When we first opened the box of the Micro H-1, we were a little concerned about the diameter of the optic. It looks narrow. Measured with our precision wooden ruler, the lens appeared to be about 3/4″ in diameter. We thought it would be slow to aim given the relative small diameter of the glass. Not the case. If anything, the narrow dimensions of the Micro H-1 improved overall vision as the other eye field of view was not obstructed by ‘optic junk.’

There was an additional benefit to the small tube of the H-1. It provided a reasonable ‘fast and close up‘ sighting method on its own, without need to pick up the red dot itself. For short range shooting, the tube itself provided a decent ‘minute of evil d00d‘ sighting system.

The Micro H-1 has a 4 MOA (minute of angle) dot size, so it’s designed for tactical, competitive speed shooting, or hunting applications. The unit has 12 degrees of brightness adjustment for a variety of lighting conditions. We found that settings 7 and below provided an exceptionally crisp sight picture while brighter settings were useful in heavy sunlight conditions.

The Micro H-1 includes a nearly-ninja and handy multi-tool

The Micro H-1 includes a nearly-ninja and handy multi-tool

Because the specs said we could, we mounted the Micro H-1 and zeroed it at 50 yards, shot a bunch of stuff, then removed the optic and did some back up sight shooting. Remounting the Micro H-1 with the LRP quick mount system did in fact maintain the original zero. That’s a handy feature for folks like us that like to tinker with stuff, whether it needs tinkering or not.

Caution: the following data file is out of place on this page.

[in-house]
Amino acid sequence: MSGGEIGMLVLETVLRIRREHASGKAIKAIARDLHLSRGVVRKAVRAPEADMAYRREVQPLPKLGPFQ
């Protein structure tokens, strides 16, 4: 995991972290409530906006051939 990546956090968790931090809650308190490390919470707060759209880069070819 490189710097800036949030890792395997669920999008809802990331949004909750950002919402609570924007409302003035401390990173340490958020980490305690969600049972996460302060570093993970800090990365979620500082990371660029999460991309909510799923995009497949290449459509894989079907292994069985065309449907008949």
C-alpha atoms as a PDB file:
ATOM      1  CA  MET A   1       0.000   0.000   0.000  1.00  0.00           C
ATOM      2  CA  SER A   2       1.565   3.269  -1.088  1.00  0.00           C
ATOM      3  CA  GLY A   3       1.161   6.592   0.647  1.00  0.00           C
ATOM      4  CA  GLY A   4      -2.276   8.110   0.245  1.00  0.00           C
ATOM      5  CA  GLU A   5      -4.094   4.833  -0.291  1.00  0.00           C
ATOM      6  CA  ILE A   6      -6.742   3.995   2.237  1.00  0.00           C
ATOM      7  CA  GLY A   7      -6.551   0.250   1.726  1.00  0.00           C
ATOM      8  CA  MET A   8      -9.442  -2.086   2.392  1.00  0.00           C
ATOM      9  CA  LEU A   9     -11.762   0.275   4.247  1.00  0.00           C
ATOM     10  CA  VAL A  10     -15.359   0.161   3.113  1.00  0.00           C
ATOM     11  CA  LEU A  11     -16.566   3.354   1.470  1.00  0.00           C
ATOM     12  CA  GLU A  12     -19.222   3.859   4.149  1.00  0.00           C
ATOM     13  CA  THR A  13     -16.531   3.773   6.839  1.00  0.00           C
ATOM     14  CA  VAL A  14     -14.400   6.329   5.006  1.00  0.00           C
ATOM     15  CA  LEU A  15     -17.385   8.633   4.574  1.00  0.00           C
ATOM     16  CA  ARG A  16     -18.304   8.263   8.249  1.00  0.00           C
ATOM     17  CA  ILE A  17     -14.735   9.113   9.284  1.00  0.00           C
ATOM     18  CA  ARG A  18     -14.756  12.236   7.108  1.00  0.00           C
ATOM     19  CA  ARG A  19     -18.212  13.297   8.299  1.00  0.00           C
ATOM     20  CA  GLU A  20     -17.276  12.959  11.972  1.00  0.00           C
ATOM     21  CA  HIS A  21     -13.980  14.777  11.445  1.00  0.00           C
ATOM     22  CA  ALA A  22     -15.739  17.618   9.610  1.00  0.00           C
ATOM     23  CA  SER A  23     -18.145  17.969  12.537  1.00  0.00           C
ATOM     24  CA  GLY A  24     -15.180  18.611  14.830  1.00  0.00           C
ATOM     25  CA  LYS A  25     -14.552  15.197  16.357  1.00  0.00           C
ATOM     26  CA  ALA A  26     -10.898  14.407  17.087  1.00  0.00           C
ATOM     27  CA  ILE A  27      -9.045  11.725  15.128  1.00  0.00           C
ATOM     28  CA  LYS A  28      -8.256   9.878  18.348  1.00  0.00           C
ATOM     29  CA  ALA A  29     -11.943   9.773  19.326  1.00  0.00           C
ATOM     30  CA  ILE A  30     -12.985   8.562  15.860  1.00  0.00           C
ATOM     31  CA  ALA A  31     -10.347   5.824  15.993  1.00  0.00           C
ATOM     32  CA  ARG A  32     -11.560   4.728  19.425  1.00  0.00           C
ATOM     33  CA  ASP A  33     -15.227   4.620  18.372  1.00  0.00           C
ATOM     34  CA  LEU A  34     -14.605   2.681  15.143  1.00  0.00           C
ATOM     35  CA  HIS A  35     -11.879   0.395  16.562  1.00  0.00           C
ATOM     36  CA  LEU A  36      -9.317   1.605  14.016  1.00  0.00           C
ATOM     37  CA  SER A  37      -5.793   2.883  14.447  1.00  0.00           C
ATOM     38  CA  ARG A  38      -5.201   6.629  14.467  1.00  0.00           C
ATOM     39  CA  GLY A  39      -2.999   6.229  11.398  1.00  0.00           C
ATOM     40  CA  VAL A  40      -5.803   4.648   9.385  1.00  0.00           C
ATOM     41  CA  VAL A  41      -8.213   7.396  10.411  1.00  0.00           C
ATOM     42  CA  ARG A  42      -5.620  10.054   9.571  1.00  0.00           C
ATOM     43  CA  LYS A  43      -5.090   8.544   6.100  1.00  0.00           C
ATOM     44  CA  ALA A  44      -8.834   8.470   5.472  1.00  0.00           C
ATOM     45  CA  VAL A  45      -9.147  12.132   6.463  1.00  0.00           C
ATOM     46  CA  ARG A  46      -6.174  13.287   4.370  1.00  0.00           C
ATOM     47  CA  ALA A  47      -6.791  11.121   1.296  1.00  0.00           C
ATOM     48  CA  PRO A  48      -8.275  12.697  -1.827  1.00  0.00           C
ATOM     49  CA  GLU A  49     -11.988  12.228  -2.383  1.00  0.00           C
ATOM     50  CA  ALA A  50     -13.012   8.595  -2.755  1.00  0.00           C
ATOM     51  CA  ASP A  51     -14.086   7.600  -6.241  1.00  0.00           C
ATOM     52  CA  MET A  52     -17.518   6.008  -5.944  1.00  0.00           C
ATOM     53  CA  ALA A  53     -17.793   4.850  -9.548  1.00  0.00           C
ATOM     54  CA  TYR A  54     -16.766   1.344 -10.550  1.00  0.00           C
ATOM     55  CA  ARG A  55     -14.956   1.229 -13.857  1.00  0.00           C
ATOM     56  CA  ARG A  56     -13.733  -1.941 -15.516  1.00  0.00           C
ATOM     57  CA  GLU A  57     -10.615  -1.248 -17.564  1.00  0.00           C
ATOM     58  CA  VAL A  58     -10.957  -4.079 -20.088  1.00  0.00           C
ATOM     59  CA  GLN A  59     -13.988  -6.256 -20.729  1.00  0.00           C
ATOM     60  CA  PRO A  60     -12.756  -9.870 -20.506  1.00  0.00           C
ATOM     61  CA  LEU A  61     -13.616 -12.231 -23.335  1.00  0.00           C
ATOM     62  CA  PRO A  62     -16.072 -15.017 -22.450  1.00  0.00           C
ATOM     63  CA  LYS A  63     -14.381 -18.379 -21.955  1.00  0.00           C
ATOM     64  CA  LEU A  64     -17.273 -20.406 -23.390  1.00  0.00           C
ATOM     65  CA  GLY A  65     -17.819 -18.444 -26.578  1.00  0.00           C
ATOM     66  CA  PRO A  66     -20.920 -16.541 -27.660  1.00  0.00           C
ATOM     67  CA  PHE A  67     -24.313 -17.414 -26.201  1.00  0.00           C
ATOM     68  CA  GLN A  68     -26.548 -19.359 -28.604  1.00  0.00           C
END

Net-Net

We were a little skeptical about two things with the Micro H-1. First was the small diameter of the optic. Would that slow down target acquisition? Second was the specific mounting system for a flat top AR being made of three distinct parts. Would it be solid?

Both concerns turned out to be non-issues. Kind of like Justin Bieber becoming a threat in the world of Ultimate Fighting. Sighting with both eyes open was actually improved as it allowed better peripheral vision with the non-sighting eye. And the Aimpoint Micro H-1 was solid, well fitted, and well constructed. our test unit came with the sight, spacer, and LRP mount pre-assembled, and one wouldn’t know that they were three separate pieces without reading the documentation.

Four Nuns on this one – it’s a really impressive optic.

BUY NOW: Aimpoint Micro Series Optical Sights Micro H-1

Check out other My Gun Culture product reviews here!

Legal Disclosures about articles on My Gun Culture